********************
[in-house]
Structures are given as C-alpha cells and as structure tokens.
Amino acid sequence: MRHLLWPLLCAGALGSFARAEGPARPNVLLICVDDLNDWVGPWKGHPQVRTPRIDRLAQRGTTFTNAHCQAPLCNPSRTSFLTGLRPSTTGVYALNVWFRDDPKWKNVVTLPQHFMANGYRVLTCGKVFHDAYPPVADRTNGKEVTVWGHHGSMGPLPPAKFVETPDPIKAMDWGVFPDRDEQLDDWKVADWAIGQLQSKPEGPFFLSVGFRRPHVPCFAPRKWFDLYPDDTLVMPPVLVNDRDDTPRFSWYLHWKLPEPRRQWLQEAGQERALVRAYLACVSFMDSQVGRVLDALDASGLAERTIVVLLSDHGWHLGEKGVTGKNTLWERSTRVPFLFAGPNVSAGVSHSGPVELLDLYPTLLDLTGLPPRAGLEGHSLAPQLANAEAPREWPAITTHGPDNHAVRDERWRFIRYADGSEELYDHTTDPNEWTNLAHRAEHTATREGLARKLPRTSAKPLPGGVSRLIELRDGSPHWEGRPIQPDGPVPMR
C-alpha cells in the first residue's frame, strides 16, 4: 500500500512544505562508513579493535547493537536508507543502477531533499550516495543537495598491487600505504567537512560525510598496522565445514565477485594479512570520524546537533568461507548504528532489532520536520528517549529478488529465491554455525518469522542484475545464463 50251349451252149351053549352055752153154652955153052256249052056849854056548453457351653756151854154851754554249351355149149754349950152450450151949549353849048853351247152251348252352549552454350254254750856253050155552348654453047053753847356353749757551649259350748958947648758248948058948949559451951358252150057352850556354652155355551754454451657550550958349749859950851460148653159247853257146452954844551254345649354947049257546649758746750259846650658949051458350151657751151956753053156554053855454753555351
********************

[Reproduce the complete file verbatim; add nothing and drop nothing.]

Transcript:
[in-house]
Structures are given as C-alpha cells and as structure tokens.
Amino acid sequence: MRHLLWPLLCAGALGSFARAEGPARPNVLLICVDDLNDWVGPWKGHPQVRTPRIDRLAQRGTTFTNAHCQAPLCNPSRTSFLTGLRPSTTGVYALNVWFRDDPKWKNVVTLPQHFMANGYRVLTCGKVFHDAYPPVADRTNGKEVTVWGHHGSMGPLPPAKFVETPDPIKAMDWGVFPDRDEQLDDWKVADWAIGQLQSKPEGPFFLSVGFRRPHVPCFAPRKWFDLYPDDTLVMPPVLVNDRDDTPRFSWYLHWKLPEPRRQWLQEAGQERALVRAYLACVSFMDSQVGRVLDALDASGLAERTIVVLLSDHGWHLGEKGVTGKNTLWERSTRVPFLFAGPNVSAGVSHSGPVELLDLYPTLLDLTGLPPRAGLEGHSLAPQLANAEAPREWPAITTHGPDNHAVRDERWRFIRYADGSEELYDHTTDPNEWTNLAHRAEHTATREGLARKLPRTSAKPLPGGVSRLIELRDGSPHWEGRPIQPDGPVPMR
C-alpha cells in the first residue's frame, strides 16, 4: 500500500512544505562508513579493535547493537536508507543502477531533499550516495543537495598491487600505504567537512560525510598496522565445514565477485594479512570520524546537533568461507548504528532489532520536520528517549529478488529465491554455525518469522542484475545464463 50251349451252149351053549352055752153154652955153052256249052056849854056548453457351653756151854154851754554249351355149149754349950152450450151949549353849048853351247152251348252352549552454350254254750856253050155552348654453047053753847356353749757551649259350748958947648758248948058948949559451951358252150057352850556354652155355551754454451657550550958349749859950851460148653159247853257146452954844551254345649354947049257546649758746750259846650658949051458350151657751151956753053156554053855454753555351